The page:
Bartók Orchestral Works

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Bartók Orchestral Works

  • Concerto for Orchestra
  • (4) Pieces
  • Concerto for Orchestra
  • Music for Strings, Percussion and Celesta
  • Hungarian Sketches

The four lavish canvases that make up Bartok's Pieces are virtually as much a 'concerto for orchestra' as the better-known masterpiece so named. The first is a steamy re-enactment of Bluebeard's shadowy castle, ripe to bursting-point with extravagant orchestration and magnificently conveyed here, although brass and high strings are occasionally a mite brittle. The Scherzo is a garish burlesque, all savagery and ritual masks, with seething brass trills, pounding ostinatos and startling contrasts in metre and dynamics (at 3'06'' we hear the unmistakable echo of Judith hammering on Bluebeard's Sixth Door). The third is a sort of extended valse triste, scant consolation perhaps after the Scherzo's violence, but prophetic of the Straussian Marcia funebre that ends the set.
Boulez unleashes these mammoth effusions without taming them: his orchestra confronts Bartok's searing climaxes head-on, and DG's engineers brook no compromise. Comparing this performance with Boulez's earlier New York version on Sony—another fine reading—reveals a 1'14'' speed increase in the ''Preludio'' (6'32'', as opposed to 7'46'' two decades earlier), though the other three pieces are now rather broader than they were. Also, the newer recording has clearer definition and a far wider dynamic range. Having emerged in the wake of Sz51's closing pages, the sombre opening of the Concerto for Orchestra sounds uncommonly menacing. Yet in the event, Boulez delivers a relatively conservative interpretation; it is a good, clear-headed reading, generally well played but not quite as involving as the conductor's New York version from 1972 (Sony, 11/87—nla). The first movement is nicely animated, although there's a fair amount of extraneous noise at around 8'30''—including what sounds like a distant car horn. The ''Pair Play'' second movement is pleasantly relaxed, the ''Elegia'' and ''Intermezzo Interrotto'' keenly characterized. But the finale occasionally seems faster than the Chicago violins can manage comfortably, although the closing moments burst upon us with immense impact, crowning a fairly positive contender in a very healthy field.
If you really want to test the mettle of Boulez's strongest rivals, then Reiner's CD is a good place to start. Both recordings were made in Chicago's Orchestra Hall: Boulez's at the end of 1992, Reiner's in October 1955 (not that spot-check sampling would reveal the age difference—quite the contrary). RCA's sound reportage of the score's quieter moments has uncanny realism and if the climaxes are occasionally reined in, the sheer fervour of Reiner's direction more than compensates. The ''Pair Play'' is a very brisk 6'26'', the finale taut and agile: compare the movement's opening in both versions and Reiner's greater precision and control is immediately apparent. The couplings, too, are excellent: a Music for strings, percussion and celesta that goes all out for smooth transitions and fleet execution, and a stylishly turned set of Hungarian Sketches—with a substantially augmented percussion line in ''Bear Dance''. These too sound better than ever, the Music for strings, percussion and celesta having lost a confusing layer of distortion that hampered some earlier LP editions.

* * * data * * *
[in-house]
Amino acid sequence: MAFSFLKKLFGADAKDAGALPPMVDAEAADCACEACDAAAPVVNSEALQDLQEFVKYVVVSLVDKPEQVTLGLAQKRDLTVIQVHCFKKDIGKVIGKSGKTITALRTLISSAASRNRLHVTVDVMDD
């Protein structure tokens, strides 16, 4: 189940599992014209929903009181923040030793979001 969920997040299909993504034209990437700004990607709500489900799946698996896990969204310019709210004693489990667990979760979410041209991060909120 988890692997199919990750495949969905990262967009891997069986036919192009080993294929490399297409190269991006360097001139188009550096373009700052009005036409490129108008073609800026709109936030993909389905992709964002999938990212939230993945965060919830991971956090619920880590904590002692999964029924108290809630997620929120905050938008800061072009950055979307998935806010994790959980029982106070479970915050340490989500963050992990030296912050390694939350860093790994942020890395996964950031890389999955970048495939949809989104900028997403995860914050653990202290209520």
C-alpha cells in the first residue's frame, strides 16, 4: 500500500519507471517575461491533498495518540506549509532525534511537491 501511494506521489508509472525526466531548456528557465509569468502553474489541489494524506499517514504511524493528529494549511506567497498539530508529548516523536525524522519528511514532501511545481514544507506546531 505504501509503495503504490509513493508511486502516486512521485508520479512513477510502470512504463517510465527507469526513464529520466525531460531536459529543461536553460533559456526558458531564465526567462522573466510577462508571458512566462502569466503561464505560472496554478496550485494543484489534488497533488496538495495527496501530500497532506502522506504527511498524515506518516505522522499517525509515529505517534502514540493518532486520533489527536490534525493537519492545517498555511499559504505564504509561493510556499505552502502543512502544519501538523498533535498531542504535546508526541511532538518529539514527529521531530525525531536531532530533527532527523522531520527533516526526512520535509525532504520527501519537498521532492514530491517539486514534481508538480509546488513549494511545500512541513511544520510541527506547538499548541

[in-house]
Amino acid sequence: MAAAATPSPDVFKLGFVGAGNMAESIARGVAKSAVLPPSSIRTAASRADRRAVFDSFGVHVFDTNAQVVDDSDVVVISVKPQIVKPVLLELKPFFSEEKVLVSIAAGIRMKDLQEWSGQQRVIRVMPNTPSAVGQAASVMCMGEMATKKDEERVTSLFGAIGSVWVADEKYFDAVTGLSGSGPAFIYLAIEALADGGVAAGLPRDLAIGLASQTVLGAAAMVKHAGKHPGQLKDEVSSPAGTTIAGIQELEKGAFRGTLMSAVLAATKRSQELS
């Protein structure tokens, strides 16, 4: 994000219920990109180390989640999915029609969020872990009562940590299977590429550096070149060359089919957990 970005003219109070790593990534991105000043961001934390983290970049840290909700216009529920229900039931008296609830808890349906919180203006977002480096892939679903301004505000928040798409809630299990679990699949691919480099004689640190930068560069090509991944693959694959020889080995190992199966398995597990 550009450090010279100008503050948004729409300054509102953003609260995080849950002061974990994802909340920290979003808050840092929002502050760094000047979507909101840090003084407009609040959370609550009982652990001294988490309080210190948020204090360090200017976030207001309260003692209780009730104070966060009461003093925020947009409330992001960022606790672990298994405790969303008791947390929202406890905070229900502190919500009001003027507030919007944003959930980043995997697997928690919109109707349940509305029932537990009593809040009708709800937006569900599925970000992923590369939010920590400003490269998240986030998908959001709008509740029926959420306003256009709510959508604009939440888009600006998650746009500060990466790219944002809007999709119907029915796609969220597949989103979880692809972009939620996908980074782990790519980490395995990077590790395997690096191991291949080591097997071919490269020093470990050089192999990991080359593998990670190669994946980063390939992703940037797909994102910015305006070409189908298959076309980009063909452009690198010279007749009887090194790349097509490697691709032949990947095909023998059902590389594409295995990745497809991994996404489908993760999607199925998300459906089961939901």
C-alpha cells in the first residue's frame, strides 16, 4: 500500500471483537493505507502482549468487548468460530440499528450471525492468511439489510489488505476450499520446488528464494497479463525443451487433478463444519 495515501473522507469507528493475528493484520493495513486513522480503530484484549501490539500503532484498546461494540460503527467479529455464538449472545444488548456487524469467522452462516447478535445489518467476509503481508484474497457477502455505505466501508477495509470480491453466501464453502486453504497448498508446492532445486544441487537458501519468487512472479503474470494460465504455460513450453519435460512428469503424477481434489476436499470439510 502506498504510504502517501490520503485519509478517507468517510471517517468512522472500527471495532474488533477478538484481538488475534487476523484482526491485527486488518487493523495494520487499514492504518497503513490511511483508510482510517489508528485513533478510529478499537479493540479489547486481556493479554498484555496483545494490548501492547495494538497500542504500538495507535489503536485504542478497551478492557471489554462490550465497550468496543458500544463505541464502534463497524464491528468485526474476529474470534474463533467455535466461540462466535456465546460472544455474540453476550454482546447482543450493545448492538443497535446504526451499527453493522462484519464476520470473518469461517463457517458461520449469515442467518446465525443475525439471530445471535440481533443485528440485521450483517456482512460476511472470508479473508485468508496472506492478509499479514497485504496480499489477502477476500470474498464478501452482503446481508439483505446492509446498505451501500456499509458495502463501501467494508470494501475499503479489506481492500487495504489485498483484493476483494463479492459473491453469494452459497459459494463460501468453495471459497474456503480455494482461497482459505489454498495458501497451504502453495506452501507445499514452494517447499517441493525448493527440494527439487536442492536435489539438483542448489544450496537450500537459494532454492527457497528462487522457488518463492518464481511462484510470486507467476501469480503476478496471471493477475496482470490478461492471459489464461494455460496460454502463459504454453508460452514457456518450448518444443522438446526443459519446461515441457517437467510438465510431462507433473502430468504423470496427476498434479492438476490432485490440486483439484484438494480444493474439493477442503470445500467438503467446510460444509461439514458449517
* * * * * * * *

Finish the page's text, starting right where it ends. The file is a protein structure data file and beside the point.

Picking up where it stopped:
So, after clear-thinking Boulez and hard-driving Reiner, Charles Dutoit has Bartok parade as a master colourist. This last option works particularly well in the second of the two Portraits—the 'Grotesque' distortion of the 'Ideal' that was so serenely etched in the First—and the Divertimento, with its constantly shifting perspectives between a full string band and a concertante quintet. In both works, Dutoit's rhythmic suppleness, wit and feeling for nuance pay substantial dividends, especially during the final few minutes of the Divertimento, where Bartok apes all manner of musical styles. But The Miraculous Mandarin is hectic and dizzy, a tonal salad tossed so that the brightest ingredients can rise to the top. It is almost like a caricature, the main protagonists set as comic figures: fast-moving, cartoon-like and oddly cavalier in their musical gestures. Even the more tender closing sequences seem glossed over, and there's one passage—3'17'' into track 2 (''First decoy game'')—where ff second and third trumpets are either absent or extremely shy. The engineers, however, have done a spectacularly good job in capturing the full range of Dutoit's kaleidoscopic interpretation. I might not like it, but it certainly does make an exciting noise!
As to recommendations: Reiner's Concerto and Music for strings, percussion and celesta is basic library fare, but if you need digital sound, then I'd be inclined to stick with Solti. Boulez's new Four Pieces strikes me as the first choice, although his first version is highly effective and its coupling, The Miraculous Mandarin, remains one of the best available.'

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